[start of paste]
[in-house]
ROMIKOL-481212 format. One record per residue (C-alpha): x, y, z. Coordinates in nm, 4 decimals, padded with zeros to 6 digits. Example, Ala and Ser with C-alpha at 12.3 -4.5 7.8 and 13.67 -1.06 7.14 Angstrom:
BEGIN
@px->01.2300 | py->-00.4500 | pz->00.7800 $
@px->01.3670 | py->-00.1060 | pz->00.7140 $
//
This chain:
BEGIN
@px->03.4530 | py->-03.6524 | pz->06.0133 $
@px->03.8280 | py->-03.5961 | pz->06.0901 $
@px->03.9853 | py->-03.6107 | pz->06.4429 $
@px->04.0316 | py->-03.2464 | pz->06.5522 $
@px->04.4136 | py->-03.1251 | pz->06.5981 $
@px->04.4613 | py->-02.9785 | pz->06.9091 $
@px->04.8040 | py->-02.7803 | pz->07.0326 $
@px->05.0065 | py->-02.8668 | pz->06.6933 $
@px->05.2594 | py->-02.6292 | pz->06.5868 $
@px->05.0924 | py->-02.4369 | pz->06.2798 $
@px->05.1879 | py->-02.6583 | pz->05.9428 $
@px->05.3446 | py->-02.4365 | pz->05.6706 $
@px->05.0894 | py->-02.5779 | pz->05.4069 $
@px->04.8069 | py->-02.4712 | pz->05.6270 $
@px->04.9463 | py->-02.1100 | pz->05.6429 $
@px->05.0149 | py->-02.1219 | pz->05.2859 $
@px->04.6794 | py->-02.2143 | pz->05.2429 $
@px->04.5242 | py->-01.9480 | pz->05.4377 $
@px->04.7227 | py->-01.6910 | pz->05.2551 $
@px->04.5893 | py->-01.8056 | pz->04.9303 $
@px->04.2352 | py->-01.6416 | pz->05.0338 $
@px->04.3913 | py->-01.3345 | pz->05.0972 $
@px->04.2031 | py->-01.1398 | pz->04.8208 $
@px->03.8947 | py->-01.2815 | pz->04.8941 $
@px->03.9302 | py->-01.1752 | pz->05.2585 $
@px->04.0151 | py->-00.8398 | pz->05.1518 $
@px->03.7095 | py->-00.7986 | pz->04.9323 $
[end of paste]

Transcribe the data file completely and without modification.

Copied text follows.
[in-house]
ROMIKOL-481212 format. One record per residue (C-alpha): x, y, z. Coordinates in nm, 4 decimals, padded with zeros to 6 digits. Example, Ala and Ser with C-alpha at 12.3 -4.5 7.8 and 13.67 -1.06 7.14 Angstrom:
BEGIN
@px->01.2300 | py->-00.4500 | pz->00.7800 $
@px->01.3670 | py->-00.1060 | pz->00.7140 $
//
This chain:
BEGIN
@px->03.4530 | py->-03.6524 | pz->06.0133 $
@px->03.8280 | py->-03.5961 | pz->06.0901 $
@px->03.9853 | py->-03.6107 | pz->06.4429 $
@px->04.0316 | py->-03.2464 | pz->06.5522 $
@px->04.4136 | py->-03.1251 | pz->06.5981 $
@px->04.4613 | py->-02.9785 | pz->06.9091 $
@px->04.8040 | py->-02.7803 | pz->07.0326 $
@px->05.0065 | py->-02.8668 | pz->06.6933 $
@px->05.2594 | py->-02.6292 | pz->06.5868 $
@px->05.0924 | py->-02.4369 | pz->06.2798 $
@px->05.1879 | py->-02.6583 | pz->05.9428 $
@px->05.3446 | py->-02.4365 | pz->05.6706 $
@px->05.0894 | py->-02.5779 | pz->05.4069 $
@px->04.8069 | py->-02.4712 | pz->05.6270 $
@px->04.9463 | py->-02.1100 | pz->05.6429 $
@px->05.0149 | py->-02.1219 | pz->05.2859 $
@px->04.6794 | py->-02.2143 | pz->05.2429 $
@px->04.5242 | py->-01.9480 | pz->05.4377 $
@px->04.7227 | py->-01.6910 | pz->05.2551 $
@px->04.5893 | py->-01.8056 | pz->04.9303 $
@px->04.2352 | py->-01.6416 | pz->05.0338 $
@px->04.3913 | py->-01.3345 | pz->05.0972 $
@px->04.2031 | py->-01.1398 | pz->04.8208 $
@px->03.8947 | py->-01.2815 | pz->04.8941 $
@px->03.9302 | py->-01.1752 | pz->05.2585 $
@px->04.0151 | py->-00.8398 | pz->05.1518 $
@px->03.7095 | py->-00.7986 | pz->04.9323 $